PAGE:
How to Pack for a Long Hunt: The Complete Guide
When planning any trip packing can be a burden. Deciding what you will need for clothes, shoes, and sometimes even toiletries. Trying to predict weather conditions is nearly impossible, making it difficult to figure out how warm or cool your clothing should be. Not knowing tends to make us overpack, causing you more hassle than worth.
The checklist for a long hunt
Packing for a long hunting trip can have you in that same situation. Sure you can look to see the weather forecast ahead of time, but do you really trust mother nature that much? Using resources such as this guide can give you an advantage when it comes to being ready.
We will cover the clothing you should have on hand, as well as some of the must-have gear to keep handy. Some hunters will pack a separate backpack just for going out into the woods. This allows them to travel lightweight and smart during their hunt. Any experienced hunter can and will tell you that you need to be prepared for any situation.
Tips for Packing Your Hunting Bag
- This may seem time consuming, but weighing your gear can be beneficial. Look for the most lightweight gear possible. This will prevent you from carrying a heavy load into the woods. Remember, if you are successful on your hunt, you will also have to drag your prize out of the woods.
- Before heading out always be sure to waterproof your hunting backpack. This will keep your gear protected from moisture. There is nothing worse than getting caught in the rain unprepared.
- Pack only the essentials, always ask yourself “Do I really need this item?”, this will help you decide whether or not it is essential. You really don’t want the extra weight in your pack if it’s not necessary.
- If you plan to do any camping on your hunt, cooking equipment will be necessary. One good thing to keep in mind, try to find equipment that will fit inside of each other. This will be a big space saver for you, some companies will sell nesting cooking equipment. These are great for this purpose. Put your equipment into a cloth bag inside of your pack. Doing so will reduce the amount of noise the equipment makes when clinking together.
- Take your time while choosing a backpack, you want one that fits to your back. This will reduce the stress to your back considerably. Finding one that has some breathability will cut down on the amount of sweating you may do.
- Choose some gear that can be multi-purposeful. For example, when choosing a knife find one that can be used to not only dress your game, but around the camp as well.
- Check your pack regularly to be sure you have everything before heading out. It may seem redundant, but it is better to be safe than sorry. Getting on the trail and finding out you left something behind is a miserable experience.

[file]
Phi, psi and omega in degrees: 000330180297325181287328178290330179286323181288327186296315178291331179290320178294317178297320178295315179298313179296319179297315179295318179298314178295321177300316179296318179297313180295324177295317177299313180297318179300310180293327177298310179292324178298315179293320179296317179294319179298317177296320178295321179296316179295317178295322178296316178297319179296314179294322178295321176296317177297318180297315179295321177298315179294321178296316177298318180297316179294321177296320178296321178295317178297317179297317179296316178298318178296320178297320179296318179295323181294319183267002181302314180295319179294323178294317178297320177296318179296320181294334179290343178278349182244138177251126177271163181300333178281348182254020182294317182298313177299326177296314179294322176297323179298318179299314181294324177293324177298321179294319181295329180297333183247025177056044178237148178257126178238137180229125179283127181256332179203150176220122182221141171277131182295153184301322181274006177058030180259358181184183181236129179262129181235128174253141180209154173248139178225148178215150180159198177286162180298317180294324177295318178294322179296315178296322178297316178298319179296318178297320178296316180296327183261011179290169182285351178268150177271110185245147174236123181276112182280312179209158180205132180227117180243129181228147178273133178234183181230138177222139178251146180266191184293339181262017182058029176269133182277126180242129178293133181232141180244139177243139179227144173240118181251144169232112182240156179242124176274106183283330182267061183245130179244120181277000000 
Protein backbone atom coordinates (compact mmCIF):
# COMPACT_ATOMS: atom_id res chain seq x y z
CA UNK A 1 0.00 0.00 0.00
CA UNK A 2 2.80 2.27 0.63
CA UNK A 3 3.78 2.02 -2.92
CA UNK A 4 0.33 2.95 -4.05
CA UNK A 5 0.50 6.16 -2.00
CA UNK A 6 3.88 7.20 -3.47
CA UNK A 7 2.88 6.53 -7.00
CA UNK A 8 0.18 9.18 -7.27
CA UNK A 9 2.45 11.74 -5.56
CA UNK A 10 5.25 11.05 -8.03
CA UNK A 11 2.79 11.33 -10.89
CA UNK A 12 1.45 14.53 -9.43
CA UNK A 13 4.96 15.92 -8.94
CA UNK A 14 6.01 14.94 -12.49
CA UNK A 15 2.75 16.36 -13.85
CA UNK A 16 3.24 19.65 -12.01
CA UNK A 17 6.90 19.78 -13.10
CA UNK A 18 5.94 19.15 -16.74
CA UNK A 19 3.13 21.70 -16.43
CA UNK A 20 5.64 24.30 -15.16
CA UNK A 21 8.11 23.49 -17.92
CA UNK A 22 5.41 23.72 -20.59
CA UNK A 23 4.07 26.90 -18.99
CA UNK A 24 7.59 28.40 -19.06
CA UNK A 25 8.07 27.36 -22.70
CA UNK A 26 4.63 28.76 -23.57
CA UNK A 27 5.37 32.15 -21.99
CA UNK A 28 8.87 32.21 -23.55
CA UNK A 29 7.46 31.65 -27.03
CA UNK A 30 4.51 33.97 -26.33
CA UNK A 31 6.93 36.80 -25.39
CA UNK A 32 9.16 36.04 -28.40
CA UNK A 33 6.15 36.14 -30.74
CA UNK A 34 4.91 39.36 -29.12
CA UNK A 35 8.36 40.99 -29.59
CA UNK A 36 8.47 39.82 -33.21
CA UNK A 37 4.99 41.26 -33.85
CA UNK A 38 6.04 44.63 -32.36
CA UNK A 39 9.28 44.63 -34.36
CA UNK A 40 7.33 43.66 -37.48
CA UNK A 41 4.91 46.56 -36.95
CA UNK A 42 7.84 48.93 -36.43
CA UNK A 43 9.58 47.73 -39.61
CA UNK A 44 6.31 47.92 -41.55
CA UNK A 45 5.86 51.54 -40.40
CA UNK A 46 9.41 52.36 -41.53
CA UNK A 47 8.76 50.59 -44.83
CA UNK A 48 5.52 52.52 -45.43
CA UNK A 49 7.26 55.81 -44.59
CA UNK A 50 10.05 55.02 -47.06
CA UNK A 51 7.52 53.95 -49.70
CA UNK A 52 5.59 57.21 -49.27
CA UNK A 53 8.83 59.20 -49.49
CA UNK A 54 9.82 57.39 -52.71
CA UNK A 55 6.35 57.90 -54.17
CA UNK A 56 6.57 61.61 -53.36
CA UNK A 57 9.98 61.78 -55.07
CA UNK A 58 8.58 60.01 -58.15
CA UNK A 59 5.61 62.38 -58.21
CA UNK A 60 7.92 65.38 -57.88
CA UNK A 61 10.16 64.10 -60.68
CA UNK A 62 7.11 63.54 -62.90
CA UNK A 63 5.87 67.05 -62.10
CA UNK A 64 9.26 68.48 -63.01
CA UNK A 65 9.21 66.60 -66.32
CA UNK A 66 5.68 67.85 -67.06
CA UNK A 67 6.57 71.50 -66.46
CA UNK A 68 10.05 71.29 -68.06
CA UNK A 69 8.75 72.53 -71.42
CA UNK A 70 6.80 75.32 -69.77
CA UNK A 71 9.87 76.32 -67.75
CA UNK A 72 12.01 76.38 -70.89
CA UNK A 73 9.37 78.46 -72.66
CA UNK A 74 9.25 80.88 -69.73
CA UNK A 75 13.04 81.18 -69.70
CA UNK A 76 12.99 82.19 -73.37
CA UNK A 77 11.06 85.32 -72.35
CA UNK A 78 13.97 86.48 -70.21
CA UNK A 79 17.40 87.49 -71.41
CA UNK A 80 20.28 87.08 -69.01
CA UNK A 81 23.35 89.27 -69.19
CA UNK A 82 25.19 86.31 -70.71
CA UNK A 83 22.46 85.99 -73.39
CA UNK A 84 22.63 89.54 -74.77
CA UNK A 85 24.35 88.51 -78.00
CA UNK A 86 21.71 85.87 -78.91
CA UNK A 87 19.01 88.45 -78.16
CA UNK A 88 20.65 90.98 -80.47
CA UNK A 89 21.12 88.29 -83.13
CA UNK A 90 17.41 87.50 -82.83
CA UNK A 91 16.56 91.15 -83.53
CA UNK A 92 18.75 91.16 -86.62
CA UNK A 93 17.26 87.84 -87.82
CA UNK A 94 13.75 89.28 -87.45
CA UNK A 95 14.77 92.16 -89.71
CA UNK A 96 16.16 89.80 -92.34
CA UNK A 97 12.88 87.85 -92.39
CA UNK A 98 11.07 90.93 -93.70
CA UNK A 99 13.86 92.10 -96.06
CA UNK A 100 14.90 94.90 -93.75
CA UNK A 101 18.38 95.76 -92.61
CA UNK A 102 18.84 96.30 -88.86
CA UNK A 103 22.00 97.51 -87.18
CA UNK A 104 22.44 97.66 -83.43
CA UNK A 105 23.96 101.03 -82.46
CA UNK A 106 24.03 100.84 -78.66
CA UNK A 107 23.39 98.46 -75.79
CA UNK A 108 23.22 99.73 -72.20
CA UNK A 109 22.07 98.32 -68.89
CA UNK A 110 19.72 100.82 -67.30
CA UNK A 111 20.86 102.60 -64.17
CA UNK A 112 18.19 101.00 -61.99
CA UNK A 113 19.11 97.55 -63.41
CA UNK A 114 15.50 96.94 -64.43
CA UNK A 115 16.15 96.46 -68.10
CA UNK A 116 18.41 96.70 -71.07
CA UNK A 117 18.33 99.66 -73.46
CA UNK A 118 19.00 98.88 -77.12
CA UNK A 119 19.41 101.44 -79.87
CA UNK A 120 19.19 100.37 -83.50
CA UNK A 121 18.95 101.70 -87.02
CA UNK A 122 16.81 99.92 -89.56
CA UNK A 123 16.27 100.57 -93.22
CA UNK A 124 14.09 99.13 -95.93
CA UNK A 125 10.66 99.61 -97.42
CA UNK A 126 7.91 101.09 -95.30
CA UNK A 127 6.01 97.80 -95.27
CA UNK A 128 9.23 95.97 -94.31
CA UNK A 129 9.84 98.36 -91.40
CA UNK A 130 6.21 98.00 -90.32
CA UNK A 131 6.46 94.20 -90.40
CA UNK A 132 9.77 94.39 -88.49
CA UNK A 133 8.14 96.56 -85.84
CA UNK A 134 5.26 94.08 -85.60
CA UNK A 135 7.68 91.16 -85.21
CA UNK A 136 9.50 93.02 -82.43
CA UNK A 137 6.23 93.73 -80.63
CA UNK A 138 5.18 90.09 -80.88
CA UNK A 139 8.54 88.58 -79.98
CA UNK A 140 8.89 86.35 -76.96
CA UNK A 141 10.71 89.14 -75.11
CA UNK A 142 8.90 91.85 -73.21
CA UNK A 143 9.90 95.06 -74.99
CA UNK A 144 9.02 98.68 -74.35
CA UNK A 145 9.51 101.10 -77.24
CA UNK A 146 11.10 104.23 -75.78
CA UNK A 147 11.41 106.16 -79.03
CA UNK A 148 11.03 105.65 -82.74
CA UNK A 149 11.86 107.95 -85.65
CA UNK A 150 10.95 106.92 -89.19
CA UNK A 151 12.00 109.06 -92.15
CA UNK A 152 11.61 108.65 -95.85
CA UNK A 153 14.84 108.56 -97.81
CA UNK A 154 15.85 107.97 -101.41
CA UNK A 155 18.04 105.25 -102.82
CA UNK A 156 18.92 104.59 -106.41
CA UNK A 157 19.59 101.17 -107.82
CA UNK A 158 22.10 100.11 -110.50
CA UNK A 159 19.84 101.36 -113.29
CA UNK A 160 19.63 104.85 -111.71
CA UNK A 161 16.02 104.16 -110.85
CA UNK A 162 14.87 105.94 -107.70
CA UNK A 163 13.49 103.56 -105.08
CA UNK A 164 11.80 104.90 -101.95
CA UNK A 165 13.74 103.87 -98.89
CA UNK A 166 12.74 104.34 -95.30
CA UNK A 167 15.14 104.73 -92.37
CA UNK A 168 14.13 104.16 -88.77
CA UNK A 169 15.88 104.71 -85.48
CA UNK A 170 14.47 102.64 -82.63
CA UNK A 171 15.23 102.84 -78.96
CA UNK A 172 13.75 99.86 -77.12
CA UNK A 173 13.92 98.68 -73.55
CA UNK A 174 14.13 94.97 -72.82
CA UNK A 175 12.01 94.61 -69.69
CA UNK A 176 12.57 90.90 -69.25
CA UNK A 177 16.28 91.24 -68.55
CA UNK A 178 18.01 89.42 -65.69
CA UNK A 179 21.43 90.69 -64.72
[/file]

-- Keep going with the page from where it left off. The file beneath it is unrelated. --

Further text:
Keeping these tips in mind, we can take a look at some examples of what an average hunting pack may have inside.
Useful Items Found In Hunting Bags
- Heavy duty rope: This can come in handy for many situations. For those using a tree stand, you may want the rope to hoist up your gear after you situated into your stand. When camping the rope can be used to tie things down, which will prevent things from being blown away.
- Rain protection: A die hard hunter will tell you that a little rain shouldn’t delay your hunt. Carrying a form of rain protection can keep both you and your gear dry during the rain.
- Flashlight or headlamp: This makes travel in the early hours as well as in the evening a little easier. If you get caught up chasing that blood trail, you won’t want to lose sight once it gets dark.
- Water and snacks: Packing both of these can be beneficial. You don’t want to get yourself turned around in the woods without food and water. When packing water, it is best to use a thicker plastic bottle. The thin bottles tend to make too much noise. As for snacks, things like granola bars, protein bars, or beef jerky tend to travel well.
- Duct Tape: Hey you never know when you might need to patch something up so you can continue hunting.
- First aid kit: You can find relatively small sized first aid kits that won’t take up a ton of space in your pack. Trust me you won’t be sorry you packed this.
- Toe and hand warmers: Even if you think it is going to be warm, these are always a must have. In some areas the days can be warm while the nights get colder. An extra heat source never hurt anyone, besides they are very lightweight, so you won’t even notice them.
- Binoculars: This will help you see what is coming in the distance. Over the years they have become more compact and lightweight. Finding room for them in your pack shouldn’t be a problem.
- Folding knife: Putting your knife in the same pocket of your pack after every use is a good habit to get into. This will ensure that it is always there when you need it.
- Zipper storage bags: For those who are camping during their hunt, you can get XL bags for storing your meat. This will help you to preserve the meat while minimizing the space needed for storage.
- Toilet paper: Everyone has to go at some point, so why not be prepared!
- GPS: These are great for marking your location, as well as marking your path. This can help prevent you from getting lost while tracking.
- Compass: Simply because we all know technology can sometimes fail us. Having a compass as a back up plan, so at least you know the direction you are heading.